Zoning Atlas demonstrates strict zoning regulations
Cookeville – Recently, the Beacon Center released the first part of the Tennessee Zoning Atlas, an interactive resource demonstrating how strict local zoning regulations exclude low-and middle-income residents and worsen the Nashville area’s housing shortage.
“Tennesseans, whether renting an apartment or trying to buy their first house, are dealing with record rising home costs, particularly in Middle Tennessee,” said Beacon Policy Director Ron Shultis. “And while most point to record growth and people moving into our community to explain higher costs, one cause has escaped criticism: zoning. Through lines drawn on a map, local governments arbitrarily limit the supply of housing, especially more affordable options like accessory dwelling units (such as in-law suites), duplexes and multi-family housing.”
The Beacon Center says the zoning Atlas highlights the need for local governments to reduce or eliminate burdensome and arbitrary restrictions on housing supply.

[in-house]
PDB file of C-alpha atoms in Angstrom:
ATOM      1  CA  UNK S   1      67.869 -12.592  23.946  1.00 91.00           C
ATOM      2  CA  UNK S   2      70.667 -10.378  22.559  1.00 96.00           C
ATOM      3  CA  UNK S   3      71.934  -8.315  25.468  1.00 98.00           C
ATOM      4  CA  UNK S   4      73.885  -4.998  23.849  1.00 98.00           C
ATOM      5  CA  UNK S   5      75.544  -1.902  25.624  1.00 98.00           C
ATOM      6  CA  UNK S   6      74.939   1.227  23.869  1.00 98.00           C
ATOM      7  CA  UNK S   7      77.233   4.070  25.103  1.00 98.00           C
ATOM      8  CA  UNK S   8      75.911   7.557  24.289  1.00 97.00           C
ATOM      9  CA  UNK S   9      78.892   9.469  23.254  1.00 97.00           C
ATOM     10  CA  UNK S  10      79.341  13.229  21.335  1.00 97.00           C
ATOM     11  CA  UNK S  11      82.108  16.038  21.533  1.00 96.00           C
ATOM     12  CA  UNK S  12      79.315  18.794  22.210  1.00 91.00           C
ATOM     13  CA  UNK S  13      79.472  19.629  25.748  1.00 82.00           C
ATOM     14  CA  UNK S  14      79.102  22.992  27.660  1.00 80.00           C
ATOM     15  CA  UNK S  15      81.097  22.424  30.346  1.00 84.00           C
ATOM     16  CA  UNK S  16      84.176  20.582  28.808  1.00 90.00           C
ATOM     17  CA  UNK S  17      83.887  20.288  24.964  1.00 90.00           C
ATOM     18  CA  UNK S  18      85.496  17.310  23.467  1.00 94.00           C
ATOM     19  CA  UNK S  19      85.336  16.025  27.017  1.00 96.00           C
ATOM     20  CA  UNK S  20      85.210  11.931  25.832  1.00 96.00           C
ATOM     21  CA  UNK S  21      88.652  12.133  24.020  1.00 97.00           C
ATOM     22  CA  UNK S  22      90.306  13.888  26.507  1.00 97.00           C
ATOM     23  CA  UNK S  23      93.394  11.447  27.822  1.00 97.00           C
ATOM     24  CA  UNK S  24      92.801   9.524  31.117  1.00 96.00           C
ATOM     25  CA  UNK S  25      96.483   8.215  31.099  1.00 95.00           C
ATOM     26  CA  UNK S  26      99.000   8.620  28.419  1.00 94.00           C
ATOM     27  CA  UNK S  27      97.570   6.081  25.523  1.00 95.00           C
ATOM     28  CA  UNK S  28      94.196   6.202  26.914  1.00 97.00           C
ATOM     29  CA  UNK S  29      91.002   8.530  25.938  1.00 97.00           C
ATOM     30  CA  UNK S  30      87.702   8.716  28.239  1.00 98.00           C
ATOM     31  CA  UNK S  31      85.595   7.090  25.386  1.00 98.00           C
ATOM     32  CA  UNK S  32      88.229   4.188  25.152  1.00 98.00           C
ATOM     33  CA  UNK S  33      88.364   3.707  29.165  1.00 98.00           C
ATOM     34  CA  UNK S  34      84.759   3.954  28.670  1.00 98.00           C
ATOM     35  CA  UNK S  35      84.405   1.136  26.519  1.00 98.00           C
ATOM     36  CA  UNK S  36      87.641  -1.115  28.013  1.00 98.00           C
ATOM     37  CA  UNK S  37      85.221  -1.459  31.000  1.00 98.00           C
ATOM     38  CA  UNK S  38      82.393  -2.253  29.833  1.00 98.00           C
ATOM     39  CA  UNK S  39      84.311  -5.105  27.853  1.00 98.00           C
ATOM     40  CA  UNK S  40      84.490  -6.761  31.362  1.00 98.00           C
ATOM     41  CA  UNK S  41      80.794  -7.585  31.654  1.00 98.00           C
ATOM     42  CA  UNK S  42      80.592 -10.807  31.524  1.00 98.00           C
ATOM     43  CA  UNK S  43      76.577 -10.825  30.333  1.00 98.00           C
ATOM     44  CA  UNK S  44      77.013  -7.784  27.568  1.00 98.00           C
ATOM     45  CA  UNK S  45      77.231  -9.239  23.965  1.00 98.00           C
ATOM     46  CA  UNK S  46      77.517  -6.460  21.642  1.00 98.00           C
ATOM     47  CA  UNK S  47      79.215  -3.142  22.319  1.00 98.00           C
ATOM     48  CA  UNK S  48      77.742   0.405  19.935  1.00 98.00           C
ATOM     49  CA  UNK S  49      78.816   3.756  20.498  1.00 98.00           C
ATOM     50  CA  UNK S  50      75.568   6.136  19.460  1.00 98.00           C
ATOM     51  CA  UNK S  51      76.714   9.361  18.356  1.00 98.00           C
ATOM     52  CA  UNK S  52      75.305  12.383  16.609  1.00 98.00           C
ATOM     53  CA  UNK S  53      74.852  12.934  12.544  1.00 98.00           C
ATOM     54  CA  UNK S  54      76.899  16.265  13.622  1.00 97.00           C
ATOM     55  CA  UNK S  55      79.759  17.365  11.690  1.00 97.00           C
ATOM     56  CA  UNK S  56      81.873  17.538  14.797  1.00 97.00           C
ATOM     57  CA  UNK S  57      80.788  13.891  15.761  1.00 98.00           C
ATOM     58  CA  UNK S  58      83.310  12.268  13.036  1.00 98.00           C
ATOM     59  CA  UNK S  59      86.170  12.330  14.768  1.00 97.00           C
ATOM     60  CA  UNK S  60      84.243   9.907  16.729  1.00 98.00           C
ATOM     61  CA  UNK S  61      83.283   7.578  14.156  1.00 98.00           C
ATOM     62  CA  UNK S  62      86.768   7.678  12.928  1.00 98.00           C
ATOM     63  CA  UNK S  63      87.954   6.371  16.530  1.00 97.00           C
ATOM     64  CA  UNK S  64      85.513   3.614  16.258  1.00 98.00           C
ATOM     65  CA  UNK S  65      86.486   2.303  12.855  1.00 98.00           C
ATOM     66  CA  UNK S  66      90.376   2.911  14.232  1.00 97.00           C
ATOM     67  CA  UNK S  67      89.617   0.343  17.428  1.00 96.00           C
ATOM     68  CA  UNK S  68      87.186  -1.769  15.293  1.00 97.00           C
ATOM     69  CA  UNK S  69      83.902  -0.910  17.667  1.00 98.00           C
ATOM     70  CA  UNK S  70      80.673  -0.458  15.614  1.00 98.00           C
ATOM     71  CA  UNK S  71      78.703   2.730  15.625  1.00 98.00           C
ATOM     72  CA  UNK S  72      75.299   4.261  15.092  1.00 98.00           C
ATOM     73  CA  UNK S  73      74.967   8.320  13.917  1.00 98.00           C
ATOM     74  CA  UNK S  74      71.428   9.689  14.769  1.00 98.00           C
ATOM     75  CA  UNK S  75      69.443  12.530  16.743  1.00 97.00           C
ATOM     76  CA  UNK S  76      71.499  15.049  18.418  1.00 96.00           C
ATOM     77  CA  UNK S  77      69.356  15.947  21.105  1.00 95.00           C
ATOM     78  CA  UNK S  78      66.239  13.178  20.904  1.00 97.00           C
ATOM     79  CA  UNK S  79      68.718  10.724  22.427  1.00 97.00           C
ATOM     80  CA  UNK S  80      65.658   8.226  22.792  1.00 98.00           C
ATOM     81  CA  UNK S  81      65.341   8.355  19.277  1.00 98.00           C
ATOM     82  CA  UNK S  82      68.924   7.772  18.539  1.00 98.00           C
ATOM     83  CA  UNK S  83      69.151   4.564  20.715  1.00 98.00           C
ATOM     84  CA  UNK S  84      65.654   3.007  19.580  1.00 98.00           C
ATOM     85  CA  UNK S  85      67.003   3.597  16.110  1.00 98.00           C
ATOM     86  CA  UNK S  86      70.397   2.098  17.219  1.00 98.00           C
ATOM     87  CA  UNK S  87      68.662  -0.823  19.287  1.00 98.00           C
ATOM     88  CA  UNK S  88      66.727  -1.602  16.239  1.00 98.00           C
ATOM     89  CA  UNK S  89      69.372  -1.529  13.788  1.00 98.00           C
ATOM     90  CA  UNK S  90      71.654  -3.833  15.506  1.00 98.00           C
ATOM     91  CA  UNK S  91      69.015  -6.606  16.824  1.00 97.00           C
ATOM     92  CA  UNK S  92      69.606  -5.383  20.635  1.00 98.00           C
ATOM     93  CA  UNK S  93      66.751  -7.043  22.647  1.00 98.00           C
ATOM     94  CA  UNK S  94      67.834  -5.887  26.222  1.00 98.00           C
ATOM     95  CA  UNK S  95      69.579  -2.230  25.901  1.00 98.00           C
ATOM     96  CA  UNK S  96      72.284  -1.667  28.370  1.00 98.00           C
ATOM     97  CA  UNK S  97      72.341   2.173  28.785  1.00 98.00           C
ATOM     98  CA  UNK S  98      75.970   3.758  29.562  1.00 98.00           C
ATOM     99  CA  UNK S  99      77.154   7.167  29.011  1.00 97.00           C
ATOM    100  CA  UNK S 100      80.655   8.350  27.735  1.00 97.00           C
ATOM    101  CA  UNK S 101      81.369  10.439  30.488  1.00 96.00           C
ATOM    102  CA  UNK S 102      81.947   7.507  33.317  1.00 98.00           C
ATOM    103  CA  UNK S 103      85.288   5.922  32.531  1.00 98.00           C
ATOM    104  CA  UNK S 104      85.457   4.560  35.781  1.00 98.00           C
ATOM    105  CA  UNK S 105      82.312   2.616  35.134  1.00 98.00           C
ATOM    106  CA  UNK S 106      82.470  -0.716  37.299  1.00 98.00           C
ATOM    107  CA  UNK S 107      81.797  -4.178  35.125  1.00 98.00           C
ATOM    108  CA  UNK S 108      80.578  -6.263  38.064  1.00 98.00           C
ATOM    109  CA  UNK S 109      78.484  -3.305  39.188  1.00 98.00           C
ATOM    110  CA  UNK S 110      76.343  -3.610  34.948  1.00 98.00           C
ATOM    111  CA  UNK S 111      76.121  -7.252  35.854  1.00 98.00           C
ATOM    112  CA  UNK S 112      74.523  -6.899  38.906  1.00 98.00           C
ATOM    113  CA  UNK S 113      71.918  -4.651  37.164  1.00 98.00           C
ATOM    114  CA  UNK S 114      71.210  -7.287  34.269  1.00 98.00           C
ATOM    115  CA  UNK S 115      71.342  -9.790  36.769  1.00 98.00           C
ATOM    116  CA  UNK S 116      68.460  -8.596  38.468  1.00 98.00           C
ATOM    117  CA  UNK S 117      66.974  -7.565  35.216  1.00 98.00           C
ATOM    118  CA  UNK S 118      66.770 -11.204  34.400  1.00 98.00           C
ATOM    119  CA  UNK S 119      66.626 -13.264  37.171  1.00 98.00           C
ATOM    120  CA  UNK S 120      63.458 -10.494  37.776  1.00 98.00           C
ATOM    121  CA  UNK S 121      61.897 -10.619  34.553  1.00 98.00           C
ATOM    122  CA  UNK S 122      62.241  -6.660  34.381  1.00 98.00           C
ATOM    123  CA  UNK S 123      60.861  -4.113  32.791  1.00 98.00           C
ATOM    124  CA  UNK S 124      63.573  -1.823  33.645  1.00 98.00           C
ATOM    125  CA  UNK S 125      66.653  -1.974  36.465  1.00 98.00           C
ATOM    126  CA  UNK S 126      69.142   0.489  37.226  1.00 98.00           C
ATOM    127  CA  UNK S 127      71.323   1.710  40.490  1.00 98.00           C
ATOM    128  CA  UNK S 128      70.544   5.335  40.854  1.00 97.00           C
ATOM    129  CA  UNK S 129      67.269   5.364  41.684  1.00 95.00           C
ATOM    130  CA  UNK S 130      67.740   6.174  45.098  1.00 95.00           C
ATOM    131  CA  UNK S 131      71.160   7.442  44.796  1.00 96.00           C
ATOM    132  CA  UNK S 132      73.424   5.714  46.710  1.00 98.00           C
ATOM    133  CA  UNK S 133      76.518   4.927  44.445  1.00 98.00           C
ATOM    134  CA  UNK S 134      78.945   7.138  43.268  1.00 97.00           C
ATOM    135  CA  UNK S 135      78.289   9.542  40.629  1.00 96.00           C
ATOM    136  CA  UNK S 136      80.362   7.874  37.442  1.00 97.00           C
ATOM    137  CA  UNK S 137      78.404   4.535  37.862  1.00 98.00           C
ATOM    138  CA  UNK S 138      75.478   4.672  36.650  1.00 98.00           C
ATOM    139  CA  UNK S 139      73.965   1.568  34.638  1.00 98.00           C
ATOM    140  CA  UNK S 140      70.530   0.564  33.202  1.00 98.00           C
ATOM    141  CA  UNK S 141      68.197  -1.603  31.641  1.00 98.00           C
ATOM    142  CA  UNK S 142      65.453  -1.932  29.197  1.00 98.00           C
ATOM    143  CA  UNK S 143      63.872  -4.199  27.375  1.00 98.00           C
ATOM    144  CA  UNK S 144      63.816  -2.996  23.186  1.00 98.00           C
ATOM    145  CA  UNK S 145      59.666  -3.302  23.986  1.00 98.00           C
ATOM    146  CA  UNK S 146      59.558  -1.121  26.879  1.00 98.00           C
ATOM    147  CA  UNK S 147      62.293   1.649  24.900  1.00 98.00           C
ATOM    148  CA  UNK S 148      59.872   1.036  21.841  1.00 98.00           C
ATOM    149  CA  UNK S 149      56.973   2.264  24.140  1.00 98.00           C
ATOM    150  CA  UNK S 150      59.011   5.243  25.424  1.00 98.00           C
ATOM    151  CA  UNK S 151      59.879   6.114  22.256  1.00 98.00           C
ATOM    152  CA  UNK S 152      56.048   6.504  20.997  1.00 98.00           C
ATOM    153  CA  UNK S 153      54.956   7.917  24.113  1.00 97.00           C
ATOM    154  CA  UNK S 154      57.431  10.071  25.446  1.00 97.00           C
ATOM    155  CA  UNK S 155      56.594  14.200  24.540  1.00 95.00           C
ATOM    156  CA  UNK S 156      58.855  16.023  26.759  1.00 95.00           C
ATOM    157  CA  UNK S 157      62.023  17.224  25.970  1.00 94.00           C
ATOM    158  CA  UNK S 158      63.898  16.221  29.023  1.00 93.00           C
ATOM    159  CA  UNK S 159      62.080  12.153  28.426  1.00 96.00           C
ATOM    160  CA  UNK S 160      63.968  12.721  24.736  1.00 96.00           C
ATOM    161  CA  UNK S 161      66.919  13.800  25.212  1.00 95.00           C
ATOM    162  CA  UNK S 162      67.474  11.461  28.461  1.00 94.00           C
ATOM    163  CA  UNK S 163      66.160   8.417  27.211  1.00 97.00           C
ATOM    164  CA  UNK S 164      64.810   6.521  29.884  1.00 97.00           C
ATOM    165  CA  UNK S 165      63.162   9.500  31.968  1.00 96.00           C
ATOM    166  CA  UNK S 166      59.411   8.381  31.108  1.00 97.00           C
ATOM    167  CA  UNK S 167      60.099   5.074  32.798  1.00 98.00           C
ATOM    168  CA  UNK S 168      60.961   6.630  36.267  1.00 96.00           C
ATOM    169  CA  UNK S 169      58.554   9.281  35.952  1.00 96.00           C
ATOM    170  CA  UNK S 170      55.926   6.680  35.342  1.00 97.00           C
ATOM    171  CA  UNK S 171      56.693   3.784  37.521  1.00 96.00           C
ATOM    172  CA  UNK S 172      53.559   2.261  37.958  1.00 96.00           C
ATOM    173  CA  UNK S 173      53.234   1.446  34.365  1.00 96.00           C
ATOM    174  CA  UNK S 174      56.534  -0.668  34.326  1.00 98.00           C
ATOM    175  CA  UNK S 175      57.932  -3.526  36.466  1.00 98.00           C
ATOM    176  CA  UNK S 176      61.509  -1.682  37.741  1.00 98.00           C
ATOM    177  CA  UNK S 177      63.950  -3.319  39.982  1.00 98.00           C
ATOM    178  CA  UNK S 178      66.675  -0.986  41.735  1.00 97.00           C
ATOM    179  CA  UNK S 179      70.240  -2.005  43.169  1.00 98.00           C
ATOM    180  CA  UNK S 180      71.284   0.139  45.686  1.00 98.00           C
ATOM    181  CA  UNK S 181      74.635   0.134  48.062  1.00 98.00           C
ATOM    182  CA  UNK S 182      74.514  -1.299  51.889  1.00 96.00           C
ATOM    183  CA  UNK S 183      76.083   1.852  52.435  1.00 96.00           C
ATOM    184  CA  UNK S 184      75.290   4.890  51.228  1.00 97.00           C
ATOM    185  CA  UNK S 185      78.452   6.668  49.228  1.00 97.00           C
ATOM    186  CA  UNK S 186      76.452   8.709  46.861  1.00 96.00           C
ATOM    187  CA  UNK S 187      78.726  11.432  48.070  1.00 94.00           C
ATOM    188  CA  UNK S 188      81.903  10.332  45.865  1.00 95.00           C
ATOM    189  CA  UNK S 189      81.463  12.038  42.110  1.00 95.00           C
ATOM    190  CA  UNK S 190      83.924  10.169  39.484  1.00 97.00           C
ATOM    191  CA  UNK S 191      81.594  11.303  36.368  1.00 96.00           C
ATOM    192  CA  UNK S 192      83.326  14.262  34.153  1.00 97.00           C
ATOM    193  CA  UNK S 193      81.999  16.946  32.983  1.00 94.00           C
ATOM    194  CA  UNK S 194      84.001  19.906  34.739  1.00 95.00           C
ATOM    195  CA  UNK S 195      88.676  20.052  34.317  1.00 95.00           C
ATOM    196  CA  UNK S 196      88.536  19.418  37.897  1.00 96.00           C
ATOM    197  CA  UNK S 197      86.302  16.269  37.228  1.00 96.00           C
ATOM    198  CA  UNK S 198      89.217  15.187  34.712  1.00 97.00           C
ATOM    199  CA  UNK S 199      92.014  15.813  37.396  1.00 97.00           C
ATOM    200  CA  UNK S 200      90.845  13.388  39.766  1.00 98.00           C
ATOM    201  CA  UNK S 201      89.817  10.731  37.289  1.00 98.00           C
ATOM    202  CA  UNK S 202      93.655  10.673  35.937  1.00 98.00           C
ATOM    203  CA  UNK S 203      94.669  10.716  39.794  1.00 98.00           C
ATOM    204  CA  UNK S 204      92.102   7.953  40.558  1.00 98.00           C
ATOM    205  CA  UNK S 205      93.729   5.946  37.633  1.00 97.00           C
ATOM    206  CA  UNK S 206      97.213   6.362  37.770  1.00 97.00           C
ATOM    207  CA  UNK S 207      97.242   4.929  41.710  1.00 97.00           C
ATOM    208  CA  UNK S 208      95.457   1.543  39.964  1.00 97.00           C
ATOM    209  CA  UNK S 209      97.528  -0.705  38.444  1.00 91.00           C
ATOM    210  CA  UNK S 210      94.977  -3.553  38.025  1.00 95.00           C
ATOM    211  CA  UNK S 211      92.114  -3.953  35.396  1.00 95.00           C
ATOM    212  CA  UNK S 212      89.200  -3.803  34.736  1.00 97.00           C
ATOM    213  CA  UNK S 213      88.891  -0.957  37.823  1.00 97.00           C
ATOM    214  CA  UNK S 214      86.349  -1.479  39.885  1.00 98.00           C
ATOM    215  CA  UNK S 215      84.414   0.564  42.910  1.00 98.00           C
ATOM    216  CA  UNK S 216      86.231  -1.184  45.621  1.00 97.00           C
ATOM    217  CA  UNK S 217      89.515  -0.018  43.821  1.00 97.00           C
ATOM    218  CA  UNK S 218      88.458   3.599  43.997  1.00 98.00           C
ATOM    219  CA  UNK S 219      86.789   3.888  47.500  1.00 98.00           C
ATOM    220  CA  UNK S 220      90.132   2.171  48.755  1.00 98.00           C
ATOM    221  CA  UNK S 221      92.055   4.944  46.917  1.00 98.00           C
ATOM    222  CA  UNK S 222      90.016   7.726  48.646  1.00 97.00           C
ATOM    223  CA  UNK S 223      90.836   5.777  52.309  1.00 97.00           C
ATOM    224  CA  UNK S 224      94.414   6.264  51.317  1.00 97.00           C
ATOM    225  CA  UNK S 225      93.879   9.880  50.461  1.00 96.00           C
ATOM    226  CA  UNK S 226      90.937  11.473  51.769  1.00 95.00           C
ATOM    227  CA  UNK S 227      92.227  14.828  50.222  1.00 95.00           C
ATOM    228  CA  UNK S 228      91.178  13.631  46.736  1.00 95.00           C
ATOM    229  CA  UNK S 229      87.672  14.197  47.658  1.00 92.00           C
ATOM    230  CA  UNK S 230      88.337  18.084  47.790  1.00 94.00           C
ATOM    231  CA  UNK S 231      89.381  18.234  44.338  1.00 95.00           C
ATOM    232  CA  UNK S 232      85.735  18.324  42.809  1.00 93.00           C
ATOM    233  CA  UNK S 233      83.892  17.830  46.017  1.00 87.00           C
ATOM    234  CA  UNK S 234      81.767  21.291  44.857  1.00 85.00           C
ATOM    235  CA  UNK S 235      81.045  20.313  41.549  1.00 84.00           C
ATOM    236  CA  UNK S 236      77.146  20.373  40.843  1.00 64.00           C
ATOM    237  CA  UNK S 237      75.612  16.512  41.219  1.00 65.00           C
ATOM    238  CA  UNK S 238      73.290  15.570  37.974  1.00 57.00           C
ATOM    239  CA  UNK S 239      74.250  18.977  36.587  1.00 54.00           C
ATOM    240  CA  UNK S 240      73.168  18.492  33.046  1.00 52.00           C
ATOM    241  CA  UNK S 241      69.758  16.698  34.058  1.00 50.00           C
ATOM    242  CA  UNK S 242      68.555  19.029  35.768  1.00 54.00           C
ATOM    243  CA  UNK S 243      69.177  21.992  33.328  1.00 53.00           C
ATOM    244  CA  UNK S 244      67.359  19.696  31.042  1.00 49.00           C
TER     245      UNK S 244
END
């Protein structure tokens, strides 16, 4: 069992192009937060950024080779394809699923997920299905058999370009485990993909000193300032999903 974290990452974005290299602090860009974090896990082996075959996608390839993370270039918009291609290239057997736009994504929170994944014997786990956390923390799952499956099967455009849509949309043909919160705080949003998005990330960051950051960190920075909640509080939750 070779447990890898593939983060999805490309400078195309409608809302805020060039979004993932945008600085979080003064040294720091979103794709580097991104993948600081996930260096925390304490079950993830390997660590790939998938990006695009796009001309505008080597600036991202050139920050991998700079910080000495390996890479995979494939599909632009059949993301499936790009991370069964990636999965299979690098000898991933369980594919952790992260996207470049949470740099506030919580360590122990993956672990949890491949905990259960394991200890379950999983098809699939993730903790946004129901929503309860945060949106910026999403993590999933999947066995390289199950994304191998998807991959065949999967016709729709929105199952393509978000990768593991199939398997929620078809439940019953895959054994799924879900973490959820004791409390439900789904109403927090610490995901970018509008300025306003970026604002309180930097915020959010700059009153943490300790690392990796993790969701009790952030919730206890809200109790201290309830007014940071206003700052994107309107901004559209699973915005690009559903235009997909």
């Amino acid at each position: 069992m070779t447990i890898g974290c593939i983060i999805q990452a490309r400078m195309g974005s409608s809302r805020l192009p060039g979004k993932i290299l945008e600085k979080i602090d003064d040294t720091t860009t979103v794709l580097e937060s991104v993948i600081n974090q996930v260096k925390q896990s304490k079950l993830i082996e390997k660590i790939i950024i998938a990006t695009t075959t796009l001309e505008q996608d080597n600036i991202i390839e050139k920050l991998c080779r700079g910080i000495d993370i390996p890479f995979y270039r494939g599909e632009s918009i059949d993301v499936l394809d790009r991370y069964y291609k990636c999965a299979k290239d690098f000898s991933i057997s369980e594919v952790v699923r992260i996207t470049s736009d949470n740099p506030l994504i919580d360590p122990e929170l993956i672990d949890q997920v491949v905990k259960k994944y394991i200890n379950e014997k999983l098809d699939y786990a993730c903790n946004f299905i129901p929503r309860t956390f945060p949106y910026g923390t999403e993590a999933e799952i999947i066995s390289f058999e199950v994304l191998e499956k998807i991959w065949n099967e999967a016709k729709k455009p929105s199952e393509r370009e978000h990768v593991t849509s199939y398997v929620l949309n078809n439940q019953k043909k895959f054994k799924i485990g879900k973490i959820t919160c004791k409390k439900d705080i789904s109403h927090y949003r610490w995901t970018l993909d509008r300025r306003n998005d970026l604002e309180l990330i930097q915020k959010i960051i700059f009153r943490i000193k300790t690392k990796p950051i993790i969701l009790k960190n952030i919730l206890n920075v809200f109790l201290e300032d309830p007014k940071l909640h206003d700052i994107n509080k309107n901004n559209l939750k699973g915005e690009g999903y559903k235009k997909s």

“This is the first such look at zoning in the Middle Tennessee area, and the project will likely be expanded in the future to examine zoning laws in other parts of the state,” said the Beacon Center in a release.
According to the report, affordable housing options are “severely limited” in Middle Tennessee. Duplexes are banned in 59% of land and multifamily housing options (such as apartments) are banned on nearly 94% of land. Local governments also allow property owners to build accessory dwelling units (ADUs), such as mother-in-law suites, on 57.8% of land in Middle Tennessee.
According to the report, ADUs can be rented to non-family members on only 34% of that land which limits the more affordable housing option.
“Both state and local policymakers should enact pro-housing reforms to make Tennessee cities a more welcoming and affordable place for low and middle-income residents,” Shultis continued. “By passing pro-housing reforms such as reducing the restrictions on ADUs and allowing more mixed-use and multi-family development, policymakers can increase the supply of homes and drive down costs.”
Image by Freepik.